June 16, 2022 -- Though female participation in clinical trials has been steadily improving over the years, most of the women enrolled in trials are white and not members of minority groups. In addition, these studies must be designed and implemented with the ability to analyze whether the variables being studied affect women and minority groups differently than other participants.
Those are among the gender equity issues addressed at a June 15 panel at the 2022 Biotechnology Innovation Organization (BIO) International Convention in San Diego.
ScienceBoard.net spoke with BIO panelist Kathryn Schubert, president and CEO of the Society for Women's Health Research, which was founded 30 years ago to ensure that clinical trials were more inclusive of women and minority groups.
Despite improvements made when it comes to inclusion, Schubert pointed out that pregnant and lactating women are also typically underrepresented in clinical trials. She noted that these female populations were not initially included in COVID-19 vaccine trials, which created some confusion regarding whether the vaccines were safe and effective for them.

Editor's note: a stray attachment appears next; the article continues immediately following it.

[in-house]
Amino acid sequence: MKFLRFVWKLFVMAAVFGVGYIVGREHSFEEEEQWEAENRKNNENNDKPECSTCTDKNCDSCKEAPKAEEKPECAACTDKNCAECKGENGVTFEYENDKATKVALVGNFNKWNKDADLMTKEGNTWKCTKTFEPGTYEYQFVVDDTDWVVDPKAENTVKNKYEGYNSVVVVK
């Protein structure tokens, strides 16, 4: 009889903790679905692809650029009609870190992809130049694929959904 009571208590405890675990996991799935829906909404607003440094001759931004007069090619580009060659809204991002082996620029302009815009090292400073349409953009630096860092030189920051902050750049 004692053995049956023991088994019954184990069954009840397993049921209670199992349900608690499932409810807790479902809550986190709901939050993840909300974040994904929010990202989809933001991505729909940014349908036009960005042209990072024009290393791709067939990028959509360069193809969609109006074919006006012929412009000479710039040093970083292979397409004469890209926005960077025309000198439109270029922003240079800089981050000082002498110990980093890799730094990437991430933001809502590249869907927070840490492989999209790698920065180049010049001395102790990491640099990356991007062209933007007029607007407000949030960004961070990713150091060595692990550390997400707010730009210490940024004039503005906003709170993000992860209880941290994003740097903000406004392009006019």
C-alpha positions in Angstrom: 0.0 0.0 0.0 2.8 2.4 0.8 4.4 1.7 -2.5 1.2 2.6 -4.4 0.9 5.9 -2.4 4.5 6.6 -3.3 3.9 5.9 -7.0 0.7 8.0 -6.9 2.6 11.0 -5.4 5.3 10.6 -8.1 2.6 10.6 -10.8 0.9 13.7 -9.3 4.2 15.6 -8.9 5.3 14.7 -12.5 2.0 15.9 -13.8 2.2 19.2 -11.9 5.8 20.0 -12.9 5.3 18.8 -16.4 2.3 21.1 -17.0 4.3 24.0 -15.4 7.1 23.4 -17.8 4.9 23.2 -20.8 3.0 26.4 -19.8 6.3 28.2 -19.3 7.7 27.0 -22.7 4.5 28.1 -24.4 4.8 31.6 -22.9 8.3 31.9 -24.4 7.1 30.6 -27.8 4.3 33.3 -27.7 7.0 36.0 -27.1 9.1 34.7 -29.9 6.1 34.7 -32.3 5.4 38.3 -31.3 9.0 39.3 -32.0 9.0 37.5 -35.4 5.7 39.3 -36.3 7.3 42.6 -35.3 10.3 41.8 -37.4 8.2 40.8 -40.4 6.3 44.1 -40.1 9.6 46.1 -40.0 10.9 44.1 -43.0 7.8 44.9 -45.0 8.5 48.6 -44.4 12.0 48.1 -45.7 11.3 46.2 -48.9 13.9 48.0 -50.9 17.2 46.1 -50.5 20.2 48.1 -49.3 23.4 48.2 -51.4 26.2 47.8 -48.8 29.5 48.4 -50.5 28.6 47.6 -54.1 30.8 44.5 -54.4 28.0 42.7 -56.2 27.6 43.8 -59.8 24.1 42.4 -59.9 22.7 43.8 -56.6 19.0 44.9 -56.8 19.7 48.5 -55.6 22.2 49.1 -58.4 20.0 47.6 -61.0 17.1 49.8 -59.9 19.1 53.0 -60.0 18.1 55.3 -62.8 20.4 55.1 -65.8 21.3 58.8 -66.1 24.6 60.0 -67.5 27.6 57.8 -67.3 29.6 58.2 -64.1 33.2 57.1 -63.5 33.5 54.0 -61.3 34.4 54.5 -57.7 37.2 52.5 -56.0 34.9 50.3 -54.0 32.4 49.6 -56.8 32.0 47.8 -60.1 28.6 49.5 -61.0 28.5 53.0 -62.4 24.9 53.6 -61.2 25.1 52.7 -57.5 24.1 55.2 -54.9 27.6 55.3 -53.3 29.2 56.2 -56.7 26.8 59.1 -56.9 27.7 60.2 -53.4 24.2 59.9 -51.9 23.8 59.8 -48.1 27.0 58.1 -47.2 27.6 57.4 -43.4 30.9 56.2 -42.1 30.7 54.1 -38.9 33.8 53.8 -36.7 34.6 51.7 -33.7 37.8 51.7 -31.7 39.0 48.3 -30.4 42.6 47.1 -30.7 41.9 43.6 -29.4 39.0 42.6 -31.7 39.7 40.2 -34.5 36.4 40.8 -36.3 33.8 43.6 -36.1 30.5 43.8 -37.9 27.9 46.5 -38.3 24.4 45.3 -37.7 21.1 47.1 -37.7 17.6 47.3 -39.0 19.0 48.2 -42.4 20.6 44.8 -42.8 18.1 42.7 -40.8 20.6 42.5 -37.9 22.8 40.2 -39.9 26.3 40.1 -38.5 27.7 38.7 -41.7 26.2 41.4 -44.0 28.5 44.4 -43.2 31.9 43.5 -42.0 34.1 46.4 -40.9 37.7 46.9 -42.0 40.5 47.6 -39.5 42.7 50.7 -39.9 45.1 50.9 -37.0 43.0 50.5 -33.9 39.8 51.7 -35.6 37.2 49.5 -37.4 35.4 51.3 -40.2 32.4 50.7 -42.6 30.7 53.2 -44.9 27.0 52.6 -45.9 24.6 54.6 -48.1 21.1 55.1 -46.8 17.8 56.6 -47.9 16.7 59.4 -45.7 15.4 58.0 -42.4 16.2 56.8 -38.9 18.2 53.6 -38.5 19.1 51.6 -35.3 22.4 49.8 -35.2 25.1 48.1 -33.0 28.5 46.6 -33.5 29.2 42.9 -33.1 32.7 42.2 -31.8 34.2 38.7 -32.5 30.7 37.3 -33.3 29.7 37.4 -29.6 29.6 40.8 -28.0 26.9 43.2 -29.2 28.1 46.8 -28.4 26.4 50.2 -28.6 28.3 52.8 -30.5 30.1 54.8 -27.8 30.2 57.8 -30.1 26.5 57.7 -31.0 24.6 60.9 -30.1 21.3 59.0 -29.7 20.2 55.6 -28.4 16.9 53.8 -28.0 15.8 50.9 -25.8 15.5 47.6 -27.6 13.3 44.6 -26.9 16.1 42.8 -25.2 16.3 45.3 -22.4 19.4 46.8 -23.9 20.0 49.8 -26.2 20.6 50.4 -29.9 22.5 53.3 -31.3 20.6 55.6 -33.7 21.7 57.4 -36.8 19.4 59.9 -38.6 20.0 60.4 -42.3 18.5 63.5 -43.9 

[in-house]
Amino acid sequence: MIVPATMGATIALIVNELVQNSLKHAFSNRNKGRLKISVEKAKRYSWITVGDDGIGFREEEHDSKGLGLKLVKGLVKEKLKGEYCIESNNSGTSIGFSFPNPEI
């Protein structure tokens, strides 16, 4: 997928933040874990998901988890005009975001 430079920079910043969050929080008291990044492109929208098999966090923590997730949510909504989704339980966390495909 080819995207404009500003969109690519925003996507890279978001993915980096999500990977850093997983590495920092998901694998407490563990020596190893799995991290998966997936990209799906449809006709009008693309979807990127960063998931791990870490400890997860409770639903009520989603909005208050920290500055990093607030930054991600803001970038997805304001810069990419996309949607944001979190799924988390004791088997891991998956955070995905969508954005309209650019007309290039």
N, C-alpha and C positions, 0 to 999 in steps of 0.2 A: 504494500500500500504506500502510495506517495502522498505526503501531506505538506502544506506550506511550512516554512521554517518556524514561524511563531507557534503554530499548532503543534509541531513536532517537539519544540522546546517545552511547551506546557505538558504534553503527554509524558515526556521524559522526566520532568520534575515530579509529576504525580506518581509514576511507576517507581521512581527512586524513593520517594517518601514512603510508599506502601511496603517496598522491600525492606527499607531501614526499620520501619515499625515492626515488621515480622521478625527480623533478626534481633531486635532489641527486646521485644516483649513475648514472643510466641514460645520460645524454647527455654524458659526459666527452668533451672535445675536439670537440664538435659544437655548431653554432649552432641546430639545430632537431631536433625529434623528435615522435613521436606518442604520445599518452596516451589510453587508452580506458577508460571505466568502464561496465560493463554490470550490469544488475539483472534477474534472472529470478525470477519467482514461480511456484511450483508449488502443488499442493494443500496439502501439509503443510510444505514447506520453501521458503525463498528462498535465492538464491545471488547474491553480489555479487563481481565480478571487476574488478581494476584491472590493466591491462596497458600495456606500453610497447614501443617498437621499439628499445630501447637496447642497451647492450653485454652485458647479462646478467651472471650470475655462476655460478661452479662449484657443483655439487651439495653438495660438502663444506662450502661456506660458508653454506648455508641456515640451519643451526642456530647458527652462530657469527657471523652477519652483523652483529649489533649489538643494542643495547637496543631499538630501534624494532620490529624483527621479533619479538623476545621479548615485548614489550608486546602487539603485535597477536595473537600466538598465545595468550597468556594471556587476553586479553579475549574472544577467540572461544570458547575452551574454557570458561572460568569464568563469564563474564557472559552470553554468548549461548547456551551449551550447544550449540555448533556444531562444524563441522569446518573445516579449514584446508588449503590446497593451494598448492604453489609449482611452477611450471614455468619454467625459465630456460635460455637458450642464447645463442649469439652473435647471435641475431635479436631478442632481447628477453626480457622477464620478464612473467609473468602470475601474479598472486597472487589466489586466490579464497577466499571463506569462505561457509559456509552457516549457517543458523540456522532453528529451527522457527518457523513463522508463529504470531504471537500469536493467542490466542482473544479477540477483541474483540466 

"Across the board, we need more women in science, whether they're clinical trial participants, researchers, clinicians, all the way up to the top level of executives at companies or throughout the federal government here in the U.S. We need women at the table to be able to create these trial designs and really think about the specific issues women are looking at," Schubert said.
Watch the video below to learn more.